Fritz Lang’s Secret Beyond the Door takes the perennially popular Gothic theme, “Someone is trying to kill me, and I think it may be my husband,” throws in a liberal dose of psychological melodrama à la Alfred Hitchcock’s Spellbound (1945), and caps it off with a fiery finale that tips its hat to Charlotte Brontë’s Jane Eyre.
The first hour or so of the film is firmly in the mold of earlier Gothic “my husband might be a murderer” thrillers like Hitchcock’s Rebecca (1940), George Cukor’s Gaslight (1944), Vincente Minnelli’s Undercurrent (1946), and Joseph L. Mankiewicz’s Dragonwyck (1946). The last couple of reels veer off into such loony, faux-Freudian territory that I honestly didn’t know quite what to make of them.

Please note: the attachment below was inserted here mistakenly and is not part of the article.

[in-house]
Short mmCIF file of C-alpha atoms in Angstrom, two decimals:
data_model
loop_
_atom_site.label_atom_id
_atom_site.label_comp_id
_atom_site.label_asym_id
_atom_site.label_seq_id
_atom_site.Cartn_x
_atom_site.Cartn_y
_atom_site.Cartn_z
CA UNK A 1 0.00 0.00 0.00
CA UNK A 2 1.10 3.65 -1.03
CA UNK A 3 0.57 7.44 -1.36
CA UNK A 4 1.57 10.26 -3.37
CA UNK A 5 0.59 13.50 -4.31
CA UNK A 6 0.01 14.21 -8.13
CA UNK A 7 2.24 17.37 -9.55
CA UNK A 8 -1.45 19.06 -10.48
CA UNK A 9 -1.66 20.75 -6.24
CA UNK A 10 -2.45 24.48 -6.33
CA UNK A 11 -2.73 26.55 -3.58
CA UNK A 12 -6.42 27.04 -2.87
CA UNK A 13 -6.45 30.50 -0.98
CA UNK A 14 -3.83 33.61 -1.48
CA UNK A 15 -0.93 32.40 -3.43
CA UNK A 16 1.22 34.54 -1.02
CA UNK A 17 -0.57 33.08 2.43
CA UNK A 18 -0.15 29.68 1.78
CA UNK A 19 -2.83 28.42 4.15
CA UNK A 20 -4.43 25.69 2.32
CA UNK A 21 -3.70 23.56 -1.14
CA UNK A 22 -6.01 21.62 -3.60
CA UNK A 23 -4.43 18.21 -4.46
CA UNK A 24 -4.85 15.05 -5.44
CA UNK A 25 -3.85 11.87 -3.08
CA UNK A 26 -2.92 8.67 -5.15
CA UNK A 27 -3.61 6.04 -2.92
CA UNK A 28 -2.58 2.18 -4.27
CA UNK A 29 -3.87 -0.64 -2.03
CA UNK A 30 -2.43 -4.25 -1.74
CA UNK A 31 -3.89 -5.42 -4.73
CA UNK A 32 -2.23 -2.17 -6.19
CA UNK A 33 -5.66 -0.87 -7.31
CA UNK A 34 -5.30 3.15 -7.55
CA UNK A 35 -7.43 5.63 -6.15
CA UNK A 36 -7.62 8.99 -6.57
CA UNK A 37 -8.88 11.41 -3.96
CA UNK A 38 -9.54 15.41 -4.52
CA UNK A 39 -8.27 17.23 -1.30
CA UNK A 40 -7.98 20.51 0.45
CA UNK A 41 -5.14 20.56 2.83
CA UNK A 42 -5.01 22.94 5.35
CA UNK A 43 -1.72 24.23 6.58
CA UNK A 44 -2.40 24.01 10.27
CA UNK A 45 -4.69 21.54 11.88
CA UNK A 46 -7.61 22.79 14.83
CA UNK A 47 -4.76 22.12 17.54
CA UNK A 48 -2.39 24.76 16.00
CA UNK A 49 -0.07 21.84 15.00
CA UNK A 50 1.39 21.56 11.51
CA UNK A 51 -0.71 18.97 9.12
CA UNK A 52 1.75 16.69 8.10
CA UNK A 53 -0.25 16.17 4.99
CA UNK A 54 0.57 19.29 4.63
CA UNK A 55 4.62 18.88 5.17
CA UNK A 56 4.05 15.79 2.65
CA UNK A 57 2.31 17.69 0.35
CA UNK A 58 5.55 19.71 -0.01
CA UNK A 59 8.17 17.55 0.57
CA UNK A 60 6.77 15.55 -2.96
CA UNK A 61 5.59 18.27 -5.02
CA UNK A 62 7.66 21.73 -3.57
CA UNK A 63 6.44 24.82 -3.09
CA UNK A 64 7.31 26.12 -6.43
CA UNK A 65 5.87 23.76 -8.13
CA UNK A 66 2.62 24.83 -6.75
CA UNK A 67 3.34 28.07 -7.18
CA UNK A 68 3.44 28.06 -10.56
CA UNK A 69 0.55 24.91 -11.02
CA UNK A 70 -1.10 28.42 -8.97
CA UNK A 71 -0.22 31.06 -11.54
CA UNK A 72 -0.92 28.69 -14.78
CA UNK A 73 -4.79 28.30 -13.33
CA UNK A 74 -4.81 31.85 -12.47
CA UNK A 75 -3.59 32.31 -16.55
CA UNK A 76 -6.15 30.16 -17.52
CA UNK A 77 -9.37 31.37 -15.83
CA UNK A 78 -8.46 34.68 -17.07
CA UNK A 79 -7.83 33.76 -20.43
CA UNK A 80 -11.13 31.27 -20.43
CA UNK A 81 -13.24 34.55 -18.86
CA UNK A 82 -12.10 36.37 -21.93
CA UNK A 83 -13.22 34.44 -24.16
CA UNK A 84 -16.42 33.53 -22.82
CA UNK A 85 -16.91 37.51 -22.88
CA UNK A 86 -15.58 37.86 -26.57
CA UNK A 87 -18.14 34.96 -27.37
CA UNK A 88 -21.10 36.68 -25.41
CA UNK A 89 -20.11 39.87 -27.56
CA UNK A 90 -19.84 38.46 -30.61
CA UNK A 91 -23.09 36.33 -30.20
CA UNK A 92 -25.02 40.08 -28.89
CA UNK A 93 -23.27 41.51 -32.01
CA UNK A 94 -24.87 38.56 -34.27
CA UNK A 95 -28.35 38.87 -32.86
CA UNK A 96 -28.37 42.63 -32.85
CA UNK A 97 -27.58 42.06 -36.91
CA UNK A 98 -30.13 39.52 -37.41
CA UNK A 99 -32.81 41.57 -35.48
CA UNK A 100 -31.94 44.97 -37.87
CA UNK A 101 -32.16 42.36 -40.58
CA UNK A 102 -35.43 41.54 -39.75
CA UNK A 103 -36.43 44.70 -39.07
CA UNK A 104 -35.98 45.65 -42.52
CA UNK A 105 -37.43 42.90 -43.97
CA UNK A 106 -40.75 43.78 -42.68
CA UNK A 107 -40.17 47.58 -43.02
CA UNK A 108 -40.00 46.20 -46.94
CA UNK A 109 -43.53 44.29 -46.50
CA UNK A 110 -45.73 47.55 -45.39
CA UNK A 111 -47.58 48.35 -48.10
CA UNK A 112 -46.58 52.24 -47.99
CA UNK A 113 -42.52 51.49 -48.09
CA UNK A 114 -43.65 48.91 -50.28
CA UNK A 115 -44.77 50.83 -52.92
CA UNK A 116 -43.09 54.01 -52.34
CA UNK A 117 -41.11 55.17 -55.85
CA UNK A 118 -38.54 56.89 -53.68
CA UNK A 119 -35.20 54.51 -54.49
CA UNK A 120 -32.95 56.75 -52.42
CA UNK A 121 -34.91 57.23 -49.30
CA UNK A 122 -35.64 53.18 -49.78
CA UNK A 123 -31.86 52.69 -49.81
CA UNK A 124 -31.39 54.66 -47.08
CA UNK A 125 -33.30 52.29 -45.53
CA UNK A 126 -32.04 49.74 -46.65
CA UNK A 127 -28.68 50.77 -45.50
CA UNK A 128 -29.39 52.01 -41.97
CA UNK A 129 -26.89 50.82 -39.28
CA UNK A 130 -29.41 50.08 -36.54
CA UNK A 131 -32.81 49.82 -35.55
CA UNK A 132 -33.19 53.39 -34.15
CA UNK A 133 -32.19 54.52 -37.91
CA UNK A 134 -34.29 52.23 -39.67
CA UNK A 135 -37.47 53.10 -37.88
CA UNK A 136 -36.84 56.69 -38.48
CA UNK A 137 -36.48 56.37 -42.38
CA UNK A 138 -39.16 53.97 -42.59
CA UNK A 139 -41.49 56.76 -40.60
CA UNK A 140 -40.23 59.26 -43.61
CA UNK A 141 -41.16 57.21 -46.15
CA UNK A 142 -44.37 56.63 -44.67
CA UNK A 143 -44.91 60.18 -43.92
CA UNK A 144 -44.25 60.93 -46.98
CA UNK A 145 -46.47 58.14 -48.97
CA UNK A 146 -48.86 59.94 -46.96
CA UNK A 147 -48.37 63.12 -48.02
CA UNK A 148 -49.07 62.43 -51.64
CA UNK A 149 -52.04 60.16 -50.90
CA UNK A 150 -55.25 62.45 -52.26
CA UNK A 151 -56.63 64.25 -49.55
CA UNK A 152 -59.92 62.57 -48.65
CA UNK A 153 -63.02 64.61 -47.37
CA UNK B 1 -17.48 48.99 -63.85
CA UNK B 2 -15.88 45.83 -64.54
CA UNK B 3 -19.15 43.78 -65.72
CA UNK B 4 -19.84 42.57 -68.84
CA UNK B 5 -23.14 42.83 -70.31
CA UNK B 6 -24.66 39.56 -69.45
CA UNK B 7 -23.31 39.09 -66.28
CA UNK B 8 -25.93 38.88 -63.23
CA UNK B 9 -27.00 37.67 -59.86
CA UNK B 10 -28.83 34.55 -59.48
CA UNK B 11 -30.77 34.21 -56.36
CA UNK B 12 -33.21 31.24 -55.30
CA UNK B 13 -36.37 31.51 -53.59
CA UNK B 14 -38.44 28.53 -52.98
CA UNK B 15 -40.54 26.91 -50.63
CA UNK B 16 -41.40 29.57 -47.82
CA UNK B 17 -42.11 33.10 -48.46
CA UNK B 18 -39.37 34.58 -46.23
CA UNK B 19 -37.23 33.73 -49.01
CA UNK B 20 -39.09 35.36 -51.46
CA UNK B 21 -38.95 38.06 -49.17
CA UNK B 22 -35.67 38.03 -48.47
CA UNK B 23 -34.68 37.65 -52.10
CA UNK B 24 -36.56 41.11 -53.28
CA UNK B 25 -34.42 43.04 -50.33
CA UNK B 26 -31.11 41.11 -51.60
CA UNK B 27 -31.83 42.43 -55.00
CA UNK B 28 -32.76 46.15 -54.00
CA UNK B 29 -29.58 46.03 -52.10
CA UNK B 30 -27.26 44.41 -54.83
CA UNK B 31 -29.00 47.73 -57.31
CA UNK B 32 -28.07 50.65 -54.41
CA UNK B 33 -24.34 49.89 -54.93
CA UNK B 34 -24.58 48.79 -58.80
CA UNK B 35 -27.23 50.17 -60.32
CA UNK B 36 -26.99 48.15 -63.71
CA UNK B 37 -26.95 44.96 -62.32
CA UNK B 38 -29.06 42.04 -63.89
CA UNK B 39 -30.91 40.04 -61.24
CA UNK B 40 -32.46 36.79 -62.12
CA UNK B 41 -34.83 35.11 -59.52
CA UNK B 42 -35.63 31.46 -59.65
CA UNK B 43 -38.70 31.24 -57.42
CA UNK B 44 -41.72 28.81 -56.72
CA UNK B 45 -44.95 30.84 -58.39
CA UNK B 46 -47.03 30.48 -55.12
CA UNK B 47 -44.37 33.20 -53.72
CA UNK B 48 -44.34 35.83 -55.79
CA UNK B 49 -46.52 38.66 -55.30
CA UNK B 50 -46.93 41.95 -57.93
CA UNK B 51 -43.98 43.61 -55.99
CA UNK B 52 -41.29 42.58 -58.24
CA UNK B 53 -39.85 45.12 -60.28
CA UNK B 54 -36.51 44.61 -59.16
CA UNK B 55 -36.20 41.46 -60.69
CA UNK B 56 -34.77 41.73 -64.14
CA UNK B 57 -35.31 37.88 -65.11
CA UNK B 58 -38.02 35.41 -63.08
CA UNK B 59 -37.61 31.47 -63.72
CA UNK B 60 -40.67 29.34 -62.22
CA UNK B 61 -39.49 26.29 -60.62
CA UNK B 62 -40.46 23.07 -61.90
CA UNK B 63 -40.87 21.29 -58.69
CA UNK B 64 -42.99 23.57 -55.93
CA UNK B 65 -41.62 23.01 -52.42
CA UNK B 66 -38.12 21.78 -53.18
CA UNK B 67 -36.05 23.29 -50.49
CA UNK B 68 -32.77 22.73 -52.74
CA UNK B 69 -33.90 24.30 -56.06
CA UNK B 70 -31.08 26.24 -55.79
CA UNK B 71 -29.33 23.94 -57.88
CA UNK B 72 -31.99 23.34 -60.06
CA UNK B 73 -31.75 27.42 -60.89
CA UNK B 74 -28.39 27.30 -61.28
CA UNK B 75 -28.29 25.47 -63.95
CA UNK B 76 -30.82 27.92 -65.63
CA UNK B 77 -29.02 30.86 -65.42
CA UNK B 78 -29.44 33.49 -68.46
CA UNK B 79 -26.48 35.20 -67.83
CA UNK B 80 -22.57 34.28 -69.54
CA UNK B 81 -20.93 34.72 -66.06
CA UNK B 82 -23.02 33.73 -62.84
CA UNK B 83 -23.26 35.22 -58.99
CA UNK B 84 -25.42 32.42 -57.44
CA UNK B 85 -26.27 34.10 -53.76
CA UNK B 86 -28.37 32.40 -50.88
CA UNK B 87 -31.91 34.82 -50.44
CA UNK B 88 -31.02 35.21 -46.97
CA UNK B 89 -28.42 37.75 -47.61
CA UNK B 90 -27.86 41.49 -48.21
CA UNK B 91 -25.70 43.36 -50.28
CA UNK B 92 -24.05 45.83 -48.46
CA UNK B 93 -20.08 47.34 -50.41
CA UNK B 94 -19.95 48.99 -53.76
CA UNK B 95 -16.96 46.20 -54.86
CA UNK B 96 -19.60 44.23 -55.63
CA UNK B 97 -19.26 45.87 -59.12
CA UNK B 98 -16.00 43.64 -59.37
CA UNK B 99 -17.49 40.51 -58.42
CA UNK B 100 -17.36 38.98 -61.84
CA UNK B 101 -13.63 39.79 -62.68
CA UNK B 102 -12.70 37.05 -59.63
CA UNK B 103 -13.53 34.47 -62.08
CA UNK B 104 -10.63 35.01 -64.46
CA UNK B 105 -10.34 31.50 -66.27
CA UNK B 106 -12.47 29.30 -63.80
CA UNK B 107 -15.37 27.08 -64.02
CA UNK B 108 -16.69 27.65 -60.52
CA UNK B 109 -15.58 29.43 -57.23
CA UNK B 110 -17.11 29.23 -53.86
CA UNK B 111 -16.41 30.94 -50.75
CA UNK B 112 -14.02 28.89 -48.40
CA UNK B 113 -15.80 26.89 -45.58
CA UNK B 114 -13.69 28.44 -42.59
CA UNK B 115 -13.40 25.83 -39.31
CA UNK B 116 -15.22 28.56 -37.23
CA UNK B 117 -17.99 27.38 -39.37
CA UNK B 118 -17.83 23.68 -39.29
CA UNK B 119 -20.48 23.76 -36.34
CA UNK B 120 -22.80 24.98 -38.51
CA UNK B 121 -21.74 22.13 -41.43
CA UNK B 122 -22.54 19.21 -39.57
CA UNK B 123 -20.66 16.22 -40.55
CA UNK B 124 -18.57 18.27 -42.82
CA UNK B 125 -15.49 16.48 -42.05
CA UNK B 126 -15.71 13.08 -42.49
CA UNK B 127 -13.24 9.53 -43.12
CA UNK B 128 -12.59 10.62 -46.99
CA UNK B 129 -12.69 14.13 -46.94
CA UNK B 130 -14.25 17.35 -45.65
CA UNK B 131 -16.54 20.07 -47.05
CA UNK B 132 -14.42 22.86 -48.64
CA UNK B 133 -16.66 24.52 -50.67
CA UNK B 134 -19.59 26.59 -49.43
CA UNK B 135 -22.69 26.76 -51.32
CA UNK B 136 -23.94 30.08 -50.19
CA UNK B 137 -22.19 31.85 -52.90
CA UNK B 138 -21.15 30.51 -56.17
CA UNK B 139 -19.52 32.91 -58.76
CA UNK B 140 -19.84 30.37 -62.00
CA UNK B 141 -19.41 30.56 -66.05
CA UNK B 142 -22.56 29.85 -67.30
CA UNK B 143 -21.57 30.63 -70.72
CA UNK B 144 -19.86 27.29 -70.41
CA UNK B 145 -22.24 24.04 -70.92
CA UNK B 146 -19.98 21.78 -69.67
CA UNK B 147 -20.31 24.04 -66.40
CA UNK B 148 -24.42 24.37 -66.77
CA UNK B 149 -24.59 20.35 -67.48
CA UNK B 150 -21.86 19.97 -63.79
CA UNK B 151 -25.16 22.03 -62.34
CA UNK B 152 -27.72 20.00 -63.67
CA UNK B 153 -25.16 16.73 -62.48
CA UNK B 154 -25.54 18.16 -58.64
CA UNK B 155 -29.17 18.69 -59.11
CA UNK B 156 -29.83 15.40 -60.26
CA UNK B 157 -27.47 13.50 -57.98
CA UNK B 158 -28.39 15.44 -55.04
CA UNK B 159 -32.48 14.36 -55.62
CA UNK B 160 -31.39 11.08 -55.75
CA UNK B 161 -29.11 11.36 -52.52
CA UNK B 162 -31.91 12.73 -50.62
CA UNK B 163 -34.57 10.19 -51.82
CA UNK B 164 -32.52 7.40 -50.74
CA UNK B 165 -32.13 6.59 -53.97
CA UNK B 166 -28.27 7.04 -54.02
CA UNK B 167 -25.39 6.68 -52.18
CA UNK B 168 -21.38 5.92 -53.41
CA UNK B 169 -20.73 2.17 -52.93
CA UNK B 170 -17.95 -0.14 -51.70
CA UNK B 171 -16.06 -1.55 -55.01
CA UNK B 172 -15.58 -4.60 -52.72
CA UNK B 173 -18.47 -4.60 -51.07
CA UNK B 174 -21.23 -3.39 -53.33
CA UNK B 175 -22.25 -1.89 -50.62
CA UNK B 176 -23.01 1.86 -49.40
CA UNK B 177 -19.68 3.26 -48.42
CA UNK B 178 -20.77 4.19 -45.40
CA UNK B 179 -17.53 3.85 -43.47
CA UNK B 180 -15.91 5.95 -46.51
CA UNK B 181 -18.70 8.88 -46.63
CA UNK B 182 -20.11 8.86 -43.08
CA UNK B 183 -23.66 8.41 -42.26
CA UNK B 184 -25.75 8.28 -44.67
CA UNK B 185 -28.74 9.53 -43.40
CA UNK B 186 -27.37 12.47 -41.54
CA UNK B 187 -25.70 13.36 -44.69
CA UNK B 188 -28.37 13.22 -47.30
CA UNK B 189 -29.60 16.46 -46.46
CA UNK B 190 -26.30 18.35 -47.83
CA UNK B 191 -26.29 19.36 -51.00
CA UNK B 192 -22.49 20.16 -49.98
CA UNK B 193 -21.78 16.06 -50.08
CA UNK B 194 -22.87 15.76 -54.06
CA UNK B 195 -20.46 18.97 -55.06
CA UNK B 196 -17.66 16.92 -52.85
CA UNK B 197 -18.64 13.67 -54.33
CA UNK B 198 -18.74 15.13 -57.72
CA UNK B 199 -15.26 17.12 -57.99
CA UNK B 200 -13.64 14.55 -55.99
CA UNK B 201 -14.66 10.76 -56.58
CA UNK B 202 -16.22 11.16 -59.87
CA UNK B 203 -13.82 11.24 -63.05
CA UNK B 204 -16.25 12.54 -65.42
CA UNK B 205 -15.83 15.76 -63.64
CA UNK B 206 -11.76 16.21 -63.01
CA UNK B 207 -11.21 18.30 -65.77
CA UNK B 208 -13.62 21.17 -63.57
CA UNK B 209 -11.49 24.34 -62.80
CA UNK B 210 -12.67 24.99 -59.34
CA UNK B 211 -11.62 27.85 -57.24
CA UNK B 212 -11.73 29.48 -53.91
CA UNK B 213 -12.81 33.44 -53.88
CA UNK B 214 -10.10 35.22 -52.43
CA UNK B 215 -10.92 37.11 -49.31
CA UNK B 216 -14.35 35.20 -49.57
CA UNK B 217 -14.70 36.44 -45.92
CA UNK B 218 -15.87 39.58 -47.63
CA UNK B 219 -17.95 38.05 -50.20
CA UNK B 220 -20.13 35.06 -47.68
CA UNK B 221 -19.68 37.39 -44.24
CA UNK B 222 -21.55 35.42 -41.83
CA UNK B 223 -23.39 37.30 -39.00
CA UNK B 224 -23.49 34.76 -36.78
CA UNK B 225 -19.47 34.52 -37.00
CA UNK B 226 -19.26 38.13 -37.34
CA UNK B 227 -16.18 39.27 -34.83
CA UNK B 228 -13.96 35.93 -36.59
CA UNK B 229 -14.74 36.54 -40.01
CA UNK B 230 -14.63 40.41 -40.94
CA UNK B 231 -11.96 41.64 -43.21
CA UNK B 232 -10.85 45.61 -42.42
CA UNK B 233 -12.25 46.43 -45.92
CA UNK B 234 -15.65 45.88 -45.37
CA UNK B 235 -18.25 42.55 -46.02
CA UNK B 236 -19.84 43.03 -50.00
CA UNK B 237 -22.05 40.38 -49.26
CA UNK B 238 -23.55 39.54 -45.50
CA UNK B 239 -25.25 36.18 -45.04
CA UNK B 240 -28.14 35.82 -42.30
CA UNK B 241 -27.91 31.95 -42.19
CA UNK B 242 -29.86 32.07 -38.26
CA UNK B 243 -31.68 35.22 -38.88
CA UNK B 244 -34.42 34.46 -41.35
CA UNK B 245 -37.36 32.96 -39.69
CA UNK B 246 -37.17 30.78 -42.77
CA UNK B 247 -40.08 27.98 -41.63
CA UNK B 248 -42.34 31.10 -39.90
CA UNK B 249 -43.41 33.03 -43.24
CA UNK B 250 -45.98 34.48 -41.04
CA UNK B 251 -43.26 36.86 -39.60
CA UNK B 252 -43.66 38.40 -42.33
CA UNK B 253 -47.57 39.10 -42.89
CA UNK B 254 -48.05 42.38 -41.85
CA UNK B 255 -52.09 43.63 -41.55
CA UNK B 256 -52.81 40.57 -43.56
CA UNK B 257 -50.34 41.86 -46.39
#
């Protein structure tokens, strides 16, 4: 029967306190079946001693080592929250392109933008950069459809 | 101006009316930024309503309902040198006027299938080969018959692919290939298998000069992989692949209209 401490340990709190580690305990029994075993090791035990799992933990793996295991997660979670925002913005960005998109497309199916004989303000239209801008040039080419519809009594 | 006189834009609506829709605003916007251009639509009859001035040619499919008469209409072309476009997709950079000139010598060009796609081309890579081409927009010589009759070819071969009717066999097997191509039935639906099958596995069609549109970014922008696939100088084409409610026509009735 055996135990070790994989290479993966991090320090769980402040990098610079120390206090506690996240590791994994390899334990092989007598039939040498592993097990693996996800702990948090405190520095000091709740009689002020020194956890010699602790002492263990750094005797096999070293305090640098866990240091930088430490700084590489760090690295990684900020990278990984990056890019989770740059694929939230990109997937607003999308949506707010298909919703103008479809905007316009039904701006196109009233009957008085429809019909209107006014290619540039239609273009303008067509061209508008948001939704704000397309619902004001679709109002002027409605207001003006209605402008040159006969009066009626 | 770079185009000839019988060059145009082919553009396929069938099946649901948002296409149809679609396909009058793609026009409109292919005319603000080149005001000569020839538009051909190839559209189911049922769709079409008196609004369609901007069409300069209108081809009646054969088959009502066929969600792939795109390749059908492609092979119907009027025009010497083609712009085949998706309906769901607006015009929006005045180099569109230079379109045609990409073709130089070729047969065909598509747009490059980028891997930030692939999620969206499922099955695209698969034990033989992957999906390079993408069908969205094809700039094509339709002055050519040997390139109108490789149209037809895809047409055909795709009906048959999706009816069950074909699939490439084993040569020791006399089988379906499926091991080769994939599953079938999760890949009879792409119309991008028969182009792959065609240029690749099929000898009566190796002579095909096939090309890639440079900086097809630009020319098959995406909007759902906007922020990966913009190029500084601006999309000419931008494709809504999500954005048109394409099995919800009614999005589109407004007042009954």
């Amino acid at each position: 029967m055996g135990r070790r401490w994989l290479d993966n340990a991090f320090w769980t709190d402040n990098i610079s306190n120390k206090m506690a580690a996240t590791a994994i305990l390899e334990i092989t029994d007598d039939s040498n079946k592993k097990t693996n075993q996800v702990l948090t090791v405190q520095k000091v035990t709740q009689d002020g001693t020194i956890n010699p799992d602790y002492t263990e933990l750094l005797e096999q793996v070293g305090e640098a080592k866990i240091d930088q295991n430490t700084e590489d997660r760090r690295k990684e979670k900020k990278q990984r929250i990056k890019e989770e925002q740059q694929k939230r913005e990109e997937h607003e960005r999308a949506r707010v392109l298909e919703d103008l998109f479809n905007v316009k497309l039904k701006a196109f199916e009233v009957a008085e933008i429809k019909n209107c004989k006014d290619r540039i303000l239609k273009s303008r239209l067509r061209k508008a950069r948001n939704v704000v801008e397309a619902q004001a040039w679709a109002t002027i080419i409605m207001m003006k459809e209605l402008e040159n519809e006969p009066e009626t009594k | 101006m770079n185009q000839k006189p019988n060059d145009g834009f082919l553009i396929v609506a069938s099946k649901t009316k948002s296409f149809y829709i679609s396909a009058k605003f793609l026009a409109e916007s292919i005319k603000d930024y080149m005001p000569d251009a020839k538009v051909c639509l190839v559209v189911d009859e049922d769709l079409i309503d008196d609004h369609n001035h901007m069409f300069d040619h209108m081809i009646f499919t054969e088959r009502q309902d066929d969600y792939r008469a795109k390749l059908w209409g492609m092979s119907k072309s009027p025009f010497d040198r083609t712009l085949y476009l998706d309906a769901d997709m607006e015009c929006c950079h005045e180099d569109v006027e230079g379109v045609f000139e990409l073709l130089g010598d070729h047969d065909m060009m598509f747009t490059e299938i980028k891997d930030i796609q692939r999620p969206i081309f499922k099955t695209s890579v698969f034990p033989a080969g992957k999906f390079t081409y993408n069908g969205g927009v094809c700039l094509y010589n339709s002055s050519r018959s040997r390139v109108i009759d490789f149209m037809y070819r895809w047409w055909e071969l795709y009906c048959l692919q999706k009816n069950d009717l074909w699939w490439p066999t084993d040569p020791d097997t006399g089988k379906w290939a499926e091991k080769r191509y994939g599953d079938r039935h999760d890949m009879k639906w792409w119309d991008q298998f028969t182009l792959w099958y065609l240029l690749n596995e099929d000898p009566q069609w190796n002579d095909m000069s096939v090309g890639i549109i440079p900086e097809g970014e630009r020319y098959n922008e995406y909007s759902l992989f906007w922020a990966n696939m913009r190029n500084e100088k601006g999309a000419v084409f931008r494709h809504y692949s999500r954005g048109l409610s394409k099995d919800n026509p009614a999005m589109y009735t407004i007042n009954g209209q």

But Lang is a consummate professional, no matter how weird or silly his material, and Secret Beyond the Door is always intriguing and occasionally a little spine-tingling.
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